Support for independence
Throughout the chapter our analysis will focus on why people intend to vote one way or the other in the referendum. To ascertain their intentions, respondents to the 2013 Scottish Social Attitudes survey were asked:
In the referendum, you will be asked, ‘Should Scotland be an independent country?’ If you do vote, will you vote ‘Yes’ or vote ‘No’ – or haven’t you decided yet?
In response, 20 per cent said that they intended to vote Yes, while 42 per cent indicated that they would vote No. However, as many as 34 per cent said that they had not decided as yet. This last set of respondents were then asked a follow-up question:
At the moment, which way do you think you are most likely to vote, Yes or No?
Of those who were asked this question, 28 per cent said that they were most likely to vote Yes, while 34 per cent stated they were most likely to vote No. A further 36 per cent indicated that they really did not know what they would do. If we combine the responses to the two questions, and classify as a Yes voter anyone who said that they would vote Yes in answer to either the first or the second question (and identify No voters similarly), this produces a final tally of 30 per cent who said they would or were most likely to vote Yes, while 56 per cent said they were inclined to vote No. The remaining 16 per cent were truly undecided. Throughout our analysis a Yes voter is someone who responded Yes to either of our two questions, while No voters are defined similarly.
As one might anticipate, those belonging to certain social groups were more likely than others to say they would vote Yes rather than No. Perhaps the most striking difference is between men and women; no less than 34 per cent of the former said that they intended to vote Yes compared with only 26 per cent of women (Ormston, 2013). At the same time, older people are less keen on independence too; as many as 62 per cent of those aged 65 or over indicated that they intended to vote No while just 21 per cent said they were inclined to vote Yes. Those in routine and semi-routine occupations (32 per cent of whom said they would vote Yes) are rather keener on independence than those in professional or managerial jobs (26 per cent) (Curtice, 2013). These differences may, of course, arise simply because of variations between these social groups in the incidence of Scottish identity or in their perceptions of the consequences of independence.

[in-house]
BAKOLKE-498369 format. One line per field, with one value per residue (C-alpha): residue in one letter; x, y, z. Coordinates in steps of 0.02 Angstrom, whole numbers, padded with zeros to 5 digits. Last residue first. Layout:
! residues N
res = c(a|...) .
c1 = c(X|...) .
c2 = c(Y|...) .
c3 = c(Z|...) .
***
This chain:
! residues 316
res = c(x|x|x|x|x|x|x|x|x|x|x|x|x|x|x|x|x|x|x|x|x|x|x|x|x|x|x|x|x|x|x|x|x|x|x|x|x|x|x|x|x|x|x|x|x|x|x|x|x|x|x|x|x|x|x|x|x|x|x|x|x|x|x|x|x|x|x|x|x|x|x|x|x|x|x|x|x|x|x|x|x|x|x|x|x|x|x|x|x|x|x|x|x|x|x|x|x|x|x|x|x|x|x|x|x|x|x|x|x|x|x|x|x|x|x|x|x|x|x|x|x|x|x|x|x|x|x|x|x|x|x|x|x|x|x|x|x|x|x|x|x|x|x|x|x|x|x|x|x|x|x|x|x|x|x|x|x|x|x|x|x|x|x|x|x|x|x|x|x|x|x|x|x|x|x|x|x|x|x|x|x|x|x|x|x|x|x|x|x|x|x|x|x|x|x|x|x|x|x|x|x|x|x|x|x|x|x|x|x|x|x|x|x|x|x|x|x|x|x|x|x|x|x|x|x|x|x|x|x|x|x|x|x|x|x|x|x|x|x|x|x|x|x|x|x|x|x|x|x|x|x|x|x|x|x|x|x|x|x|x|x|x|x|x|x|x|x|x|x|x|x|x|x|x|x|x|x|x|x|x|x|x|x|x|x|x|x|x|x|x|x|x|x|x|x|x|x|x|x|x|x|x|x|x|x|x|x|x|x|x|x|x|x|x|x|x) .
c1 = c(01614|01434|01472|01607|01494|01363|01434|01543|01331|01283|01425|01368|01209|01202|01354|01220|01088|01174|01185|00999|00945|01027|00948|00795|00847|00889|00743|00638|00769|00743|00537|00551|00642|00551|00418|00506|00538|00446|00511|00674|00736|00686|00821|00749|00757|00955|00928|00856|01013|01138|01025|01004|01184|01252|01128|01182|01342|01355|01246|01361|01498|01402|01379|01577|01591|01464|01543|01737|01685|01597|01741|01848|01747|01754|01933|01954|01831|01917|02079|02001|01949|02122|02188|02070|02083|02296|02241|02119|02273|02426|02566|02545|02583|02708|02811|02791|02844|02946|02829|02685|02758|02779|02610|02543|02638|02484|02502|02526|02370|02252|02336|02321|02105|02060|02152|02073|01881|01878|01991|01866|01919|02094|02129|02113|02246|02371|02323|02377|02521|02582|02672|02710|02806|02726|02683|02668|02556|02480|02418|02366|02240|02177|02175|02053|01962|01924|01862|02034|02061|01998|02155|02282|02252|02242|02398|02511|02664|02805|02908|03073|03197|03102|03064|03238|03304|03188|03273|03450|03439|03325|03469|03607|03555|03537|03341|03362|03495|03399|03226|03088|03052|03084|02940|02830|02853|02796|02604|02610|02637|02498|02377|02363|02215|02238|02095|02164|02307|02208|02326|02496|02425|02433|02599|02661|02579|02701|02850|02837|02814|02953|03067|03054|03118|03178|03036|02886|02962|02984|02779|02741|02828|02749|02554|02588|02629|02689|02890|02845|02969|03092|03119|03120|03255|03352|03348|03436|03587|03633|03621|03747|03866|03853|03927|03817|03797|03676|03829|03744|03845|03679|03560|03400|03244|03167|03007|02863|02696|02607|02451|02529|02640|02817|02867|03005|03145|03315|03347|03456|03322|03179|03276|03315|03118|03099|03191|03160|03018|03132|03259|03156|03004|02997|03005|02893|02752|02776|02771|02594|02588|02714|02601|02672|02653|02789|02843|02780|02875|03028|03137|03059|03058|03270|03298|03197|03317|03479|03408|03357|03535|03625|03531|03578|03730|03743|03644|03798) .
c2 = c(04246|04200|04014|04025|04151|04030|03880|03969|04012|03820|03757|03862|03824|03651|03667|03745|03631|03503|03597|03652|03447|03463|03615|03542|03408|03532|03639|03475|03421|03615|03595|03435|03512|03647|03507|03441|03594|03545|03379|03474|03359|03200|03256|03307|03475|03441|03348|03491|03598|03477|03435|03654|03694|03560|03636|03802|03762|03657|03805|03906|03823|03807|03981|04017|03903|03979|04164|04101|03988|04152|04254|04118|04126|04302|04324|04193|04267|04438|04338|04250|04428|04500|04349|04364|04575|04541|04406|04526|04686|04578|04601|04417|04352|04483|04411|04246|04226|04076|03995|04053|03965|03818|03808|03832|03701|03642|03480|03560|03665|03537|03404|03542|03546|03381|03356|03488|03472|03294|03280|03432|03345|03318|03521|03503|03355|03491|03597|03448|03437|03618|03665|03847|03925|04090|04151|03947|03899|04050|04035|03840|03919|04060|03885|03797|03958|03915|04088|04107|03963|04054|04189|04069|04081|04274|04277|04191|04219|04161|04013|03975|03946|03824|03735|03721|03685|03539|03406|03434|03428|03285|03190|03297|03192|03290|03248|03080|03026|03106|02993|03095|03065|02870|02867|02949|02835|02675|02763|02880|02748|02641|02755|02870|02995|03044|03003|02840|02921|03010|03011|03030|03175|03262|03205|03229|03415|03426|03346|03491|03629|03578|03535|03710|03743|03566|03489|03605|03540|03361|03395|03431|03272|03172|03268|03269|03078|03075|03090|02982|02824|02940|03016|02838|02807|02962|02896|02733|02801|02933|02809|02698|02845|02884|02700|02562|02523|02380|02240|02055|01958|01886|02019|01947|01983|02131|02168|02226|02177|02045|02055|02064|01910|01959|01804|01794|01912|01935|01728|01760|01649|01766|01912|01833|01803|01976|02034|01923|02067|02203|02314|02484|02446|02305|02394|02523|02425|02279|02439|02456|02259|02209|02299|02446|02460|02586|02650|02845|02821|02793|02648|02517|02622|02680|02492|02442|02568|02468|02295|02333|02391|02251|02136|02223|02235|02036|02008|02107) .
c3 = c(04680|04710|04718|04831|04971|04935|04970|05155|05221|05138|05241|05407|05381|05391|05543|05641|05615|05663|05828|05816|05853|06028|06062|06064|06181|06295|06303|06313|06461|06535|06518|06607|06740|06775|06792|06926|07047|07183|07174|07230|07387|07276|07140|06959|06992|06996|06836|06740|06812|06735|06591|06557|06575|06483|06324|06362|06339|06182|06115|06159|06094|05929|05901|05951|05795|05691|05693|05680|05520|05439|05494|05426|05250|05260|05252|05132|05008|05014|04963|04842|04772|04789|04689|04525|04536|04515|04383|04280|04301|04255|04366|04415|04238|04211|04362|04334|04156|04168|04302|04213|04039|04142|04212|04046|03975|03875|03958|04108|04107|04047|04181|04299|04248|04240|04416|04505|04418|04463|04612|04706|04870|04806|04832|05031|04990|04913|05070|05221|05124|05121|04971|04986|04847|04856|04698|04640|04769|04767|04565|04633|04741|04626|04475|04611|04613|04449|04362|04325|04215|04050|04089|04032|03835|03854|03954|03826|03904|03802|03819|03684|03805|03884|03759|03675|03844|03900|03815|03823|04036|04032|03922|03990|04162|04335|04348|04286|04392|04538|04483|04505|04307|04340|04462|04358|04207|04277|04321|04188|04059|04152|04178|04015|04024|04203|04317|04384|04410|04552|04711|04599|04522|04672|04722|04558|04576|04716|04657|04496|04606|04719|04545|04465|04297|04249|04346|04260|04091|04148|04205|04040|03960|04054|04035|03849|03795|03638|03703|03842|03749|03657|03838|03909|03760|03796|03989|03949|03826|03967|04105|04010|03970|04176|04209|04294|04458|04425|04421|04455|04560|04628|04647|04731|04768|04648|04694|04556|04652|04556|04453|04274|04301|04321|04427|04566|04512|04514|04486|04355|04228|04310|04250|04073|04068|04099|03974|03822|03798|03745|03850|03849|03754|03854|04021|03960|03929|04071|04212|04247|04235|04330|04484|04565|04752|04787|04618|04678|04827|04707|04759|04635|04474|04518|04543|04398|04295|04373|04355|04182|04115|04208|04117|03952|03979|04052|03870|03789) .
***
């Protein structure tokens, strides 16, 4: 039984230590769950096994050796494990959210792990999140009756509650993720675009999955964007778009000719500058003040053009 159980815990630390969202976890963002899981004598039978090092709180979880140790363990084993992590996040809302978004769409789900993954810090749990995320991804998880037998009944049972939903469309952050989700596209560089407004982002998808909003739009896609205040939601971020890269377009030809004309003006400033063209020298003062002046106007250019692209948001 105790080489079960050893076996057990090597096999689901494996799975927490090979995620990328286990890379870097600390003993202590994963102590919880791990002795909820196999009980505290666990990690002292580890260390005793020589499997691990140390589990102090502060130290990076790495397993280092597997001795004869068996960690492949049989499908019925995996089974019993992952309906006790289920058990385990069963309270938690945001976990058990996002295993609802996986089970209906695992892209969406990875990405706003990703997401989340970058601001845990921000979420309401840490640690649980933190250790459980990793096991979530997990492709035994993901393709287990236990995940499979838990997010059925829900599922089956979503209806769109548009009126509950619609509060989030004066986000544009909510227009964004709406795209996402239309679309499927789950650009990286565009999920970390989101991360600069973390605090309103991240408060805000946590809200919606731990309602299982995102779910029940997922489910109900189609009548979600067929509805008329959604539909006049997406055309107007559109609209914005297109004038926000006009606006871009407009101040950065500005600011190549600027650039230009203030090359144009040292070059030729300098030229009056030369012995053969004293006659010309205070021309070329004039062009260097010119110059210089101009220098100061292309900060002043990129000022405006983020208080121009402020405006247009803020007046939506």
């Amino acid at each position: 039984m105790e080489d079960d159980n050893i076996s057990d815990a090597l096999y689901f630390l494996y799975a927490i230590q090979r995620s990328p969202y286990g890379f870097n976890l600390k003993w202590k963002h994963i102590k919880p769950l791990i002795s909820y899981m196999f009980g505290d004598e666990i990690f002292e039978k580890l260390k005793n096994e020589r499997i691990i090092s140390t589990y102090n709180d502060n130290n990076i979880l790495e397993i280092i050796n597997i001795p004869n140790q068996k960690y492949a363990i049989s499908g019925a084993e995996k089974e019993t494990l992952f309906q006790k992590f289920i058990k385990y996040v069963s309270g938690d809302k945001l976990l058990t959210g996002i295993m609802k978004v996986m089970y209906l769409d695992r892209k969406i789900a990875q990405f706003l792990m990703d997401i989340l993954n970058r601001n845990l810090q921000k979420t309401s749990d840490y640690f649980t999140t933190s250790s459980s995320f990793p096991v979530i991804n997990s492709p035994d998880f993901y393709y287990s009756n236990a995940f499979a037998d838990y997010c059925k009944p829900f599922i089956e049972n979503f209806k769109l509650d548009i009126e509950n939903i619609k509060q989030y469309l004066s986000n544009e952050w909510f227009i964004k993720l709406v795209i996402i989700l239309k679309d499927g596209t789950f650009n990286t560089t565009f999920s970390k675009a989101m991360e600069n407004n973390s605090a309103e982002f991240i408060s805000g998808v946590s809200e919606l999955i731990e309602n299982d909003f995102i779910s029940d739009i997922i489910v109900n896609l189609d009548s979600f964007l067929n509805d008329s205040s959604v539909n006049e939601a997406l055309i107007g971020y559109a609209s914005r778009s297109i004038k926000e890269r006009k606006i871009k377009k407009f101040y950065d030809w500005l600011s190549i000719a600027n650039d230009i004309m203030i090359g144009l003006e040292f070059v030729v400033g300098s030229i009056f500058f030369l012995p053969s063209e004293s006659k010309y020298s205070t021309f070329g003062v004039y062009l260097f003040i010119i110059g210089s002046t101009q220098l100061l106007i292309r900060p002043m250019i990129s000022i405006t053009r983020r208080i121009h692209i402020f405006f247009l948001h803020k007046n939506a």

Our first task is to establish how far support for and opposition to a Yes vote is a reflection of people’s sense of national identity. Are Yes voters primarily people who feel strongly Scottish and perhaps reject any sense of British identity at all? Conversely, is support for No primarily a reflection of a strong commitment to Britishness, accompanied perhaps by little or no sense of being Scottish?
To ascertain people’s feelings of identity, Scottish Social Attitudes asked them the so-called Moreno question (Moreno, 1988). This invites respondents to choose between five possible descriptions of themselves:
Which, if any, of the following best describes how you see yourself?
Scottish, not British
More Scottish than British
Equally Scottish and British
More British than Scottish
British, not Scottish